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Beginning in June 2022, the IRS will be piloting a new pre-examination compliance program (June 3, 2022 Announcement) for retirement plans. As part of this pilot program, the IRS will be issuing notices to select companies sponsoring retirement plans, giving them a 90-day window to review plan documents and operations to ensure they are compliant before IRS review.
The purpose of this pilot program is to encourage companies sponsoring retirement plans (i.e., plan sponsors) to take ownership of regularly reviewing their plan documents and operations to ensure they are compliant (with the help of their tax advisor, legal counsel and third-party plan administrator). The IRS intends for this to drive efficiencies in encouraging ongoing review and, if necessary, corrections. Such review will fall on plan sponsors and their advisors rather than on IRS agents to identify and recommend plan corrections, saving time spent on retirement plan examinations.
What happens if I am selected for this pilot?
1. Notice issued. The IRS will issue a notice stating its intent to review plan documentation after a 90-day window. The 90-day window provides a grace period to take any necessary steps to bring the plan into compliance.
2. Conduct a self-review. Don’t wait! Take steps immediately within the 90-day period to review your 1) plan document to ensure it is up-to-date on plan amendments (as published in the IRS Required Amendments List) and 2) plan operations to ensure the plan is being operated in accordance with the terms of the plan document.
3. Correct any errors. Should errors be identified, you may be eligible to self-correct them within the 90-day window. The IRS already has a program in place that details common plan errors and correction methods. The program is the Employee Plans Compliance Resolution System (EPCRS) outlined in Rev. Proc. 2021-30. If any errors are not available for self-correction, then a closing agreement can be requested from the IRS. Your advisers can assist you in determining whether errors are eligible for self-correction and, if not, filing an application with the IRS to request a closing agreement.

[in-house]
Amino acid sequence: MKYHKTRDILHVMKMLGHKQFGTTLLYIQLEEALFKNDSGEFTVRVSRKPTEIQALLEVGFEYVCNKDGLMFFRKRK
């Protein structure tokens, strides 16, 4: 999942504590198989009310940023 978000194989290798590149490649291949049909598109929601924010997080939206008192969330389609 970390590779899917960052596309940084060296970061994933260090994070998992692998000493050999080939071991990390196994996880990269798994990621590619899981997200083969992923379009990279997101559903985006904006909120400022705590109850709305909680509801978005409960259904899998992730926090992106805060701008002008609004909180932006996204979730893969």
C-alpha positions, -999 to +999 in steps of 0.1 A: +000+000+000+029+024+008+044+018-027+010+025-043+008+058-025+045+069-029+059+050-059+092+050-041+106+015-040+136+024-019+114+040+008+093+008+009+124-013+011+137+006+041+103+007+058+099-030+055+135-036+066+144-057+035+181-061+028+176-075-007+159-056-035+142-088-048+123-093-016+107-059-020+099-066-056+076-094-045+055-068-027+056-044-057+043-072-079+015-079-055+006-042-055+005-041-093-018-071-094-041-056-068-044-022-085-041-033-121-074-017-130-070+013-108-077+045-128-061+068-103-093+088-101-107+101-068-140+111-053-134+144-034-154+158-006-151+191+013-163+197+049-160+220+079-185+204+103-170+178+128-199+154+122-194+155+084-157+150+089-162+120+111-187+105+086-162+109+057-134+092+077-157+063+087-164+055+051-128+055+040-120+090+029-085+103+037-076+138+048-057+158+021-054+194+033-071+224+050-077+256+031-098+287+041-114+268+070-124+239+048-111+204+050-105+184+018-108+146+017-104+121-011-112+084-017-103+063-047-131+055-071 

4. IRS review. After the 90-day period closes, the IRS will review your assessment of plan operations and documentation of any corrections. The IRS will then either issue a closing letter or conduct an examination, which could be limited or full scope in nature.
Where do I start?
If it has been a while since you have reviewed your plan document or plan operations, it is recommended to conduct a self-review, regardless of whether or not you receive a notice for this pilot pre-examination compliance program. First, you should ensure you understand the provisions of your plan document. Secondly, obtain records (e.g., payroll, participant elections, participant account data, compliance testing) to review. Walk through the plan process from start (when an employee enters the plan) to finish (when an account balance is distributed) and assess whether the plan provisions are being followed.
Information on the following common errors and some others can be found in this guide: Top 10 retirement plan internal control pitfalls-and how to avoid them.
1. Failure to use the correct definition of plan compensation
2. Failure to timely deposit deferrals
3. Failure to timely apply forfeitures
4. Failure to include all eligible employees
5. Failure to properly administer automatic enrollment
A best practice is to review your plan document and operations on a regular and ongoing basis with your third-party administrator, legal counsel and tax adviser to help you assess compliance and identify any errors. This results in a greater likelihood to identify and thwart errors early, as well as avoiding the need to make corrections under pressure if you are selected for this or any other compliance review.
While it remains to be seen if the IRS will permanently adopt this compliance pilot, it demonstrates the IRS intent to have plan sponsors and their advisors take ownership of ongoing review and correction. Left uncorrected, plan document errors or operational errors can jeopardize a plan’s qualified status and the tax advantages under the plan. Reach out to your advisors with questions or if you need assistance reviewing your plan operations.
This article was written by Christy Fillingame, Lauren Sanchez and originally appeared on 2022-06-23.
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